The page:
Jump in auditor resignations points to a year of scandal
with Shirley Yam
When an auditor resigns, it is a bad sign for the company. When there is an 80 per cent jump in auditor resignations, that is more than a bad sign for the market.
Remember, auditors do not throw in the towel because they foresee a bad result, not during an economic downturn when every client matters. They throw in the towel when they smell trouble, fishy operations and book-cooking.
In the past three months, there have been 54 auditor resignations, compared with 30 in the same period a year earlier. Given that the number of listed firms has remained stable, the rise is significant. That is about one resignation for each trading day.
What is alarming is not just the number, but also the who, when and why behind the resignations (see table).
Who are resigning? More than 42 per cent of the resignations come from the Big Three, compared with 23 per cent in 2007. Given their high reputation cost, the Big Three tend to be more risk-averse.
When did they resign? More than 60 per cent of the tally resigned in December and January, just when audit work was about to begin. Since most companies have their annual result announcement scheduled before April 31, a responsible management will be reluctant to switch auditor at this time.
In fact, for sizeable companies or conglomerates, the first phase of the audit process usually starts in August with the designation of the audit team, as well as distribution of audit plans. The audit normally begins in September. A last-minute switch is rare. That is why reappointments are mostly confirmed in June.
For smaller companies, taking stock normally begins in late December and the management is supposed to hand over its internal accounts to the auditor in January. The audit work is done in February and March, leaving some time for debate on accounting policy. A change in auditor in January is not an easy call.
Why are they resigning? The dominant explanations given are disagreement on audit fees and an annual review by the auditor of their clients. These account for more than 70 per cent of the resignations. Masked under these technical terms is a four-letter word: R-I-S-K.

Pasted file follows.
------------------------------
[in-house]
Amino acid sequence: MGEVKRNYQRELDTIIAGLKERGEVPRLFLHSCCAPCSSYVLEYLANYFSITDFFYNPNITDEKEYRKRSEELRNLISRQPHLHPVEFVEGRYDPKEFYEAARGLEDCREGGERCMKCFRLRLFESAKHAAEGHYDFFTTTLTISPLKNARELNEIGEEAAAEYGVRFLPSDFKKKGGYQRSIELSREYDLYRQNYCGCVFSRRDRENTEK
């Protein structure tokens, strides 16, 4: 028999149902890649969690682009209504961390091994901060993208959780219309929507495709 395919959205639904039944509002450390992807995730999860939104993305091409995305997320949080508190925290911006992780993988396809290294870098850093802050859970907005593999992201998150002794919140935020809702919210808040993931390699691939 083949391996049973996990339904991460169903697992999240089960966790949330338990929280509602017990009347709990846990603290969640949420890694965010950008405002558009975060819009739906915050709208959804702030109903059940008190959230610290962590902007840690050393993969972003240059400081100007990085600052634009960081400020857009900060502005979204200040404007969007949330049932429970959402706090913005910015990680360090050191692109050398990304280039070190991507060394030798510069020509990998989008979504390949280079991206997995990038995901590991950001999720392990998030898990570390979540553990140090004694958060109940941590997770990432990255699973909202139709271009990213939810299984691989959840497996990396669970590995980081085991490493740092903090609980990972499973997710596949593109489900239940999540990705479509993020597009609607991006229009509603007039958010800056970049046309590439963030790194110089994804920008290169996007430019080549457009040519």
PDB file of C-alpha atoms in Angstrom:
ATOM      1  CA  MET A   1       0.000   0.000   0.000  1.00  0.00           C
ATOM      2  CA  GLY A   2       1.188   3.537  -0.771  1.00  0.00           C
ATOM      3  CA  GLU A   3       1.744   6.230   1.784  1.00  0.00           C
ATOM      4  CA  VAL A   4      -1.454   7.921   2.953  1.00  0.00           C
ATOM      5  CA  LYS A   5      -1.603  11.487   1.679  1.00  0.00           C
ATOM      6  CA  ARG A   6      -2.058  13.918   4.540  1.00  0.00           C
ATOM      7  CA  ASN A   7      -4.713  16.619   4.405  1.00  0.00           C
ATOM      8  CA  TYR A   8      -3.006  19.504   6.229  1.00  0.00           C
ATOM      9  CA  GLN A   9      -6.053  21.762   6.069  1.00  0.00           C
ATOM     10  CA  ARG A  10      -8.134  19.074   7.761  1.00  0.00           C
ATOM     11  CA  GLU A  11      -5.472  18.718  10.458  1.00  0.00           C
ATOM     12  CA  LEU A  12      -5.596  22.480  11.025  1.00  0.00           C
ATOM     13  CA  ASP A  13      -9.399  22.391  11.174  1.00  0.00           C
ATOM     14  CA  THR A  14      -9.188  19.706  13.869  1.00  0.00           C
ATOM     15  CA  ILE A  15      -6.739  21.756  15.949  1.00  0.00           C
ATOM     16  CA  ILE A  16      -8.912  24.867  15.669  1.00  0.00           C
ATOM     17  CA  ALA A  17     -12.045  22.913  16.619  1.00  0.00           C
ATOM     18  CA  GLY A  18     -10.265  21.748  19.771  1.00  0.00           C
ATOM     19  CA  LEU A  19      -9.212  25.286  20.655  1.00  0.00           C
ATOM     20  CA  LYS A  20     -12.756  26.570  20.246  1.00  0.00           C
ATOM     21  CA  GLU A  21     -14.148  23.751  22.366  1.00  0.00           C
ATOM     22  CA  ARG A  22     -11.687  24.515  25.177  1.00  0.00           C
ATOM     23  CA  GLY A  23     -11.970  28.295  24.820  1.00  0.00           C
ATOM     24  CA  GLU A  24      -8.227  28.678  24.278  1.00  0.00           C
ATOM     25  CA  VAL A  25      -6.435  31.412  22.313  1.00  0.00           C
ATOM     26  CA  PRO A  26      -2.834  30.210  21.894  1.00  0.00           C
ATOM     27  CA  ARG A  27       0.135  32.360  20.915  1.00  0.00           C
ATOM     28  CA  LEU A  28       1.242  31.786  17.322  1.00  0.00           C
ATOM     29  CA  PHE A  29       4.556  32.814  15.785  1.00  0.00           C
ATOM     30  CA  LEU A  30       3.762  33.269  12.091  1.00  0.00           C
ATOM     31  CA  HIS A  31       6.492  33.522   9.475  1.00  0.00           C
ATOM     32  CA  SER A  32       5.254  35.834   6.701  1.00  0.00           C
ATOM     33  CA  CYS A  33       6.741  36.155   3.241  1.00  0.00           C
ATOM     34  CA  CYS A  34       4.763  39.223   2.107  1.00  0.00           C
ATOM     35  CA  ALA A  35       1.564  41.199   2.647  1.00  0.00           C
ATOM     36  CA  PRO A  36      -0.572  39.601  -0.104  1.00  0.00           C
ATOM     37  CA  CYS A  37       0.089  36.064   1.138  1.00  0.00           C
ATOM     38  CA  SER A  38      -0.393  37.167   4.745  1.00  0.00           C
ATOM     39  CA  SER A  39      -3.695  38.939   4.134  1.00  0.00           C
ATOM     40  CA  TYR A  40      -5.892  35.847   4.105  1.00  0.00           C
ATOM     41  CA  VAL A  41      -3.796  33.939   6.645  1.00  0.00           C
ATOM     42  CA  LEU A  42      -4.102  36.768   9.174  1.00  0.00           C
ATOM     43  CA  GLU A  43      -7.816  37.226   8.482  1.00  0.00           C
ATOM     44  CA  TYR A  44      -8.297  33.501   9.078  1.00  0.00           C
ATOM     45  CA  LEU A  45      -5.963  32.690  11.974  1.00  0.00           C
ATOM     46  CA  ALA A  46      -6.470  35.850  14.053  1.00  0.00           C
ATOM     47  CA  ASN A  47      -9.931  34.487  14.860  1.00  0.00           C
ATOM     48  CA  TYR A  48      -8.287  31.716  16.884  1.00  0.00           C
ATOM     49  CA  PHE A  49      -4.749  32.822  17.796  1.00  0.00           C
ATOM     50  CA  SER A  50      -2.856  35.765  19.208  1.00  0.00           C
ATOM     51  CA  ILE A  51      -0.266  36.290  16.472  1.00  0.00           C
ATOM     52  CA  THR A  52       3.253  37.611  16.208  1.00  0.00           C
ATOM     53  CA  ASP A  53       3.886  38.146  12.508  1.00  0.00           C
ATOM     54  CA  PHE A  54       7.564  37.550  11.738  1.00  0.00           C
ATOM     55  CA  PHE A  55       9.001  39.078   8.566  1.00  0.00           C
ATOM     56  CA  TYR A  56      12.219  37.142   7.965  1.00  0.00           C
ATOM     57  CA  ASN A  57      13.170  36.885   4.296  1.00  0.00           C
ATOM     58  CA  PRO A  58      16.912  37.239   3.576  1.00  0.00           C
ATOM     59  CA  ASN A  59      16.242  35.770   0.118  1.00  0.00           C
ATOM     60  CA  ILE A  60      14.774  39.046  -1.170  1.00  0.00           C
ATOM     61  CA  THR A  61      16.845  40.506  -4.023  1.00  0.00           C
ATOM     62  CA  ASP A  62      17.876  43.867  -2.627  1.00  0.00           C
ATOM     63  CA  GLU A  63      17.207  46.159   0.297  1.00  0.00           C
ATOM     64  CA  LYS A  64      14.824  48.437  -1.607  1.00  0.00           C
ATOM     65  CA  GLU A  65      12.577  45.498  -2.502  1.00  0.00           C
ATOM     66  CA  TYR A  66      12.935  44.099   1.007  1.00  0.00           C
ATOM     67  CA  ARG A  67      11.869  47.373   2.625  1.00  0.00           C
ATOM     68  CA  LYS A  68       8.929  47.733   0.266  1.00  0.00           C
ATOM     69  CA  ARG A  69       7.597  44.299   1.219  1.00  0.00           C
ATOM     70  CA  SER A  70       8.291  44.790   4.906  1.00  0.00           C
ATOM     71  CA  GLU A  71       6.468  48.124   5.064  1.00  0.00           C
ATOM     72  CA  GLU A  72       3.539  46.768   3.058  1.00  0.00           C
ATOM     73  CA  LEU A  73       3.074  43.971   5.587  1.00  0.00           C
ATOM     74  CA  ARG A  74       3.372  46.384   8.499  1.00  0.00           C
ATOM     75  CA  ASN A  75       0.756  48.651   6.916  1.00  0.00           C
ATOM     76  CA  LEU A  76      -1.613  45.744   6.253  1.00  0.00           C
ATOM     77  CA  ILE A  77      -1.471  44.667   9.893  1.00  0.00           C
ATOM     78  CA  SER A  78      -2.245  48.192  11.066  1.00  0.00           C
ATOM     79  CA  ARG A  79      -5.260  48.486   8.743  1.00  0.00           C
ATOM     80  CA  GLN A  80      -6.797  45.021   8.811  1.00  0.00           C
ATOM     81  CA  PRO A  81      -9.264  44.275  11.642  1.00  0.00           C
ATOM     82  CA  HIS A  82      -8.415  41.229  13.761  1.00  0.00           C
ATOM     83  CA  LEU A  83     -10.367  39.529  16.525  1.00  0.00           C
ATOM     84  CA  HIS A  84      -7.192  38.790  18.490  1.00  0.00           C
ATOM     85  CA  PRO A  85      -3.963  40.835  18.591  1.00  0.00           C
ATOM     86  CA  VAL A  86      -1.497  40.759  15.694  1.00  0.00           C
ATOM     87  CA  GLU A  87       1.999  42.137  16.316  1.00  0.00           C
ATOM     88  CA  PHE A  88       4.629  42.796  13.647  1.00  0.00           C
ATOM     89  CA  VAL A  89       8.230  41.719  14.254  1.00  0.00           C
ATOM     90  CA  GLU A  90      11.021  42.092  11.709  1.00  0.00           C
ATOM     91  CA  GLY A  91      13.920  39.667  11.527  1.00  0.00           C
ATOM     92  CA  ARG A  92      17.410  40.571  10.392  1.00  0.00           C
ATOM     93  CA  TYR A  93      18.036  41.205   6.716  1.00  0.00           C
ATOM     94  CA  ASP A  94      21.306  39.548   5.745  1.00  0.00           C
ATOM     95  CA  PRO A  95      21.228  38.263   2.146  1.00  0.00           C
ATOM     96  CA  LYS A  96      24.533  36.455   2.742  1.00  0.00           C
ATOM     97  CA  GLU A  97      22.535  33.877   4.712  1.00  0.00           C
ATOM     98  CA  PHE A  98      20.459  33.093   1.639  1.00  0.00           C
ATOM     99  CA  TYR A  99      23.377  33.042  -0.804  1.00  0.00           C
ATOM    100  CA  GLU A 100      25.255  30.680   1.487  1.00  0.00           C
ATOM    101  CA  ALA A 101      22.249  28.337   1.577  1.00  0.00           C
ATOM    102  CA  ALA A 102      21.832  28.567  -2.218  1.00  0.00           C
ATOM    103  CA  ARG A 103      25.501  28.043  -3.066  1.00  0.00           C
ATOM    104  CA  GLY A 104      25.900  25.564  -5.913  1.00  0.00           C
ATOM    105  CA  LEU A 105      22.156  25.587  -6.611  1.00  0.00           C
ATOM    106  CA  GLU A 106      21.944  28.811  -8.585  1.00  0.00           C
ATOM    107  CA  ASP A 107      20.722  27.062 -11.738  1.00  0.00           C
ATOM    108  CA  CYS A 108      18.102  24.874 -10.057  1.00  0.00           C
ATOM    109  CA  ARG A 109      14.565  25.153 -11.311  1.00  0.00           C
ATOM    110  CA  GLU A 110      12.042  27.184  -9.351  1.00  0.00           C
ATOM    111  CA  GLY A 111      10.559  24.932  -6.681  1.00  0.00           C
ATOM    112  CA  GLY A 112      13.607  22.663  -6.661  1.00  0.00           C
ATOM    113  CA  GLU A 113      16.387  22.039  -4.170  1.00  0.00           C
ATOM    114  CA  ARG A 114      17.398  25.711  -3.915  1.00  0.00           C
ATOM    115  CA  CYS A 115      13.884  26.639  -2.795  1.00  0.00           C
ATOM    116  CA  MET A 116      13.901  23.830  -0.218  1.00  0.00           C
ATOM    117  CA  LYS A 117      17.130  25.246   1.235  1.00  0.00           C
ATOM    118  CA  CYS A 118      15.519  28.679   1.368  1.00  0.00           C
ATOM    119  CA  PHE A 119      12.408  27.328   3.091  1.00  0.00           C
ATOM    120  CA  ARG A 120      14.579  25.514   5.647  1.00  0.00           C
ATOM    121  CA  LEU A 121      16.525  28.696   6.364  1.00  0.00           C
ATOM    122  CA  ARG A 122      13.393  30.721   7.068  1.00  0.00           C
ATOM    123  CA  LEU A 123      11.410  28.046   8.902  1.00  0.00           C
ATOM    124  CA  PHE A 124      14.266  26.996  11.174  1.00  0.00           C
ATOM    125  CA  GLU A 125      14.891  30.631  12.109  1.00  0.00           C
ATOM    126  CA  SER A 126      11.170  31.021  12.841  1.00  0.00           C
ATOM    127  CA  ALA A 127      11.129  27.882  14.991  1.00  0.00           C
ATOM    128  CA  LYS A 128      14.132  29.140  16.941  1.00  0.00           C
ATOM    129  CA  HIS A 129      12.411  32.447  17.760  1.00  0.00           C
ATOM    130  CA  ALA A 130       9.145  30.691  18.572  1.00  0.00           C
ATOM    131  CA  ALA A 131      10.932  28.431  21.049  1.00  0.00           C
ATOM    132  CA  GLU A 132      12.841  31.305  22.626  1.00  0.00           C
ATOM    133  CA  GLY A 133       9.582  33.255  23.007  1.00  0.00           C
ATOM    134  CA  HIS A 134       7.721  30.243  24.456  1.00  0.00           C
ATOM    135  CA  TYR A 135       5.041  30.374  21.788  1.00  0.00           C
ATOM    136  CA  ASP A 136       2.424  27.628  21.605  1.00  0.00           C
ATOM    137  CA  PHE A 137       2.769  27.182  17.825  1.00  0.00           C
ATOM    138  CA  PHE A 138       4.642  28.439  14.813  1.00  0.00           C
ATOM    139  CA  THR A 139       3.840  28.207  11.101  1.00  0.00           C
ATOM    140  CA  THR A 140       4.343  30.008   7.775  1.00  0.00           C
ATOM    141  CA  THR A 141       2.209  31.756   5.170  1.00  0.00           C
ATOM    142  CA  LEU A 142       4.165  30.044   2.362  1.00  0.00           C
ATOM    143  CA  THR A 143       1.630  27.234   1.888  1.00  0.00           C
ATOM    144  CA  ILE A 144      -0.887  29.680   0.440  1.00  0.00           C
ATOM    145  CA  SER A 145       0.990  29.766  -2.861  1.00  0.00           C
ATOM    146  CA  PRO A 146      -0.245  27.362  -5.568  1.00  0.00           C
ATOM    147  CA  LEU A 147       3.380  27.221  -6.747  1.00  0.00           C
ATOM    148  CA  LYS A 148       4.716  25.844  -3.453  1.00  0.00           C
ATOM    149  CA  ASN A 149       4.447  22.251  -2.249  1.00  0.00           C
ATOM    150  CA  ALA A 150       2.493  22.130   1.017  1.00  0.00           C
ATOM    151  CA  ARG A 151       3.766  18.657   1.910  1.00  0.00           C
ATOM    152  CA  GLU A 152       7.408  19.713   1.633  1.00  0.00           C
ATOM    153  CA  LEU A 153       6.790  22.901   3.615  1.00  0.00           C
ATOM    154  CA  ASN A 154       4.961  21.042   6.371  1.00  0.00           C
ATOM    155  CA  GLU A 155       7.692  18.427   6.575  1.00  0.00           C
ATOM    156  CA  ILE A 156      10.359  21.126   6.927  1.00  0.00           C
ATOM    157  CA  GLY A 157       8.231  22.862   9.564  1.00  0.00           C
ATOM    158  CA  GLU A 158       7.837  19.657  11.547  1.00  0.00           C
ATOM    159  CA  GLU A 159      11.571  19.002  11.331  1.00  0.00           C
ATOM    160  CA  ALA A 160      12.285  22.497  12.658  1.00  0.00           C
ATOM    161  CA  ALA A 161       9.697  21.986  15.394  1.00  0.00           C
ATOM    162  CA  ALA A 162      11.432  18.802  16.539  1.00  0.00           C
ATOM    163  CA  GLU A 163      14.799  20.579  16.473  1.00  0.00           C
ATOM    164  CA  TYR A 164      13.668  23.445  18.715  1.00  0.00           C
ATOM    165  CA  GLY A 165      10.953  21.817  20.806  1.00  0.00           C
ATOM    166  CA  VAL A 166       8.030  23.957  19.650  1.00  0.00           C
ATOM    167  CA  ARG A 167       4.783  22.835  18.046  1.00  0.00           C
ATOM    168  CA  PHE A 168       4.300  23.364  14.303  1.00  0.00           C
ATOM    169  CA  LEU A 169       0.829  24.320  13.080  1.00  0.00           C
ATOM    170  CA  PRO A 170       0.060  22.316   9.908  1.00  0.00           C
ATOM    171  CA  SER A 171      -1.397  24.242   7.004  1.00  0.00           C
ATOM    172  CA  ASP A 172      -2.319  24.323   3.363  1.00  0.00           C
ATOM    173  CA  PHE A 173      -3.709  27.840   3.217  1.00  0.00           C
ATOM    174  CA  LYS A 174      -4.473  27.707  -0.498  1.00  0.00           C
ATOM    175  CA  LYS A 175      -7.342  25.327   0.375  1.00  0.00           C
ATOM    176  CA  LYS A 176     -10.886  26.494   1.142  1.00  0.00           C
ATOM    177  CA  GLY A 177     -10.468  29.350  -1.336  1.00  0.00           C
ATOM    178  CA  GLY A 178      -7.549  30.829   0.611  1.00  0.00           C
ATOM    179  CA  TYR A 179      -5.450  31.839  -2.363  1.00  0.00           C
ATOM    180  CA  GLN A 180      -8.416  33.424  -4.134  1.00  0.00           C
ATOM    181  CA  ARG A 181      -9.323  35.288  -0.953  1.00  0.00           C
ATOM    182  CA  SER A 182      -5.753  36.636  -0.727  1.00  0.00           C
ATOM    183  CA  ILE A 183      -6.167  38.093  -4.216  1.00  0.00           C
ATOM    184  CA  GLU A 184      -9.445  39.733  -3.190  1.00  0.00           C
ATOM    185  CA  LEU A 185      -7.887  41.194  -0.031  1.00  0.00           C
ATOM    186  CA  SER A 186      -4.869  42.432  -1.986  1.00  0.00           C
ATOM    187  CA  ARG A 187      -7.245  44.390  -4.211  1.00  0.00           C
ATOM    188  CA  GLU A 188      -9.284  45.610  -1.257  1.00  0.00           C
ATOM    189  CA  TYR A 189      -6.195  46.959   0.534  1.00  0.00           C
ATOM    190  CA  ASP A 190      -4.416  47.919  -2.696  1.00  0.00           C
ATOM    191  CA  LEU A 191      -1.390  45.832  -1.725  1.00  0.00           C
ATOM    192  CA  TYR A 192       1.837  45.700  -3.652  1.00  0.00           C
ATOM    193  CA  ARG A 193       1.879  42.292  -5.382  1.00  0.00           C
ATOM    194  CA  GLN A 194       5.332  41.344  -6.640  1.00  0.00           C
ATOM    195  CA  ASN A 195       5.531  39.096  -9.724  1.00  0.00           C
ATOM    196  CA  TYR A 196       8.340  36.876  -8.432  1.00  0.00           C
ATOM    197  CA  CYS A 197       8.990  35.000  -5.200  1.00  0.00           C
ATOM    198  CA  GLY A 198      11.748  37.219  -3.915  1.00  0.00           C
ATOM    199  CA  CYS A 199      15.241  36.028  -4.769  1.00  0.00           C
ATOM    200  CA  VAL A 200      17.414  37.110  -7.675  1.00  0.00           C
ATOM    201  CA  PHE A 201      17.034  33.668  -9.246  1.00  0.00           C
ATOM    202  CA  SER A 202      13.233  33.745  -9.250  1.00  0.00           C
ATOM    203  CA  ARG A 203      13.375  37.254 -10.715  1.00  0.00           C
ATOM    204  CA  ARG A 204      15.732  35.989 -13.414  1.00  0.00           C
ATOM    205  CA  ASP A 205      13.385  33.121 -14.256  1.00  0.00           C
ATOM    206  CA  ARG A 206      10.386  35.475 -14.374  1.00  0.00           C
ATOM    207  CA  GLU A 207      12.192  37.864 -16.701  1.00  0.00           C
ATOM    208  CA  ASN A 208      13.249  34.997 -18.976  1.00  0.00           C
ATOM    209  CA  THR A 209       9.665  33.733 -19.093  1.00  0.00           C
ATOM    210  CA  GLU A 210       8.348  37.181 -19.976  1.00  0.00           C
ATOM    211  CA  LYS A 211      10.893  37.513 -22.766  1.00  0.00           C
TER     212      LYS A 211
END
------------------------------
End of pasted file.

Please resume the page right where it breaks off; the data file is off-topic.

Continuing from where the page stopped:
Let's look at the reasons. First, the fees. Sure, given the economic conditions, some managements may ask for a discount from their auditor while small audit firms are offering bargains.
But there is an inbuilt inertia to getting a new auditor solely for the sake of price. This is because for limited savings (say several hundred thousand dollars), one will have to spend weeks or even months to get the newcomer to know the business and accounting system, as well as to agree on accounting policies. This is not to mention the negative signal an auditor's resignation carries.
That is why when audit firms demanded a more than 20 per cent fee increase during the 2007-08 boom, no one seemed to care much, and there were not many changes in auditors.
So it is hard to see why an extra two dozen firms have kicked the auditors out unless there is an overwhelming increase in fees. But it is hardly a time for fees to go up. The economy is depressed. New offerings have almost come to a stop. So has merger and acquisition activity.
Then why would an auditor ask for an overwhelming fee rise? Did they locate new complexities that demand more auditing resources - say assigning a value to some currency swap contracts in such a volatile market? Or, did they simply want to scare the client off?
'A 50 per cent rise in fees is always a good way to get rid of unwanted client,' said a retired senior partner of the Big Three. 'This is face-saving for every party.'
That brings us to the second explanation for resignations - annual review. Every winter, big audit firms study the professional risk, fees and resources involved in each client and decide which should go. Professional risk is not about expecting a client's profit-making business to turn to losses because of the economic downturn.
'Professional risk is about exceptionally high profit margins, complicated business structures or contracts; or whether the company can continue as an ongoing concern,' said the partner. These are easily exposed when the economic tide goes low.
Of course, it is possible to minimise the risk with additional audit resources. But when the fees cannot justify that or the reputation cost is too high to bear, a resignation is the best way to 'cut loss'.
The risk is more real with the establishment of the Financial Reporting Council. Instead of the Hong Kong Society of Accountants, the independent statutory council now has the sole responsibility and power of investigating professional negligence.
The current economic plunge is the first since the council's establishment in December 2006.
'If a firm collapses, the [council] will certainly come after you,' said the partner. 'You want to stay away from troubles as far as possible.'
Having read this far, you should have concluded that you will not need to go to the Che Kung Temple to draw a stick to tell what is going to happen in the Year of the Ox. It will be one dotted with scandals and anger.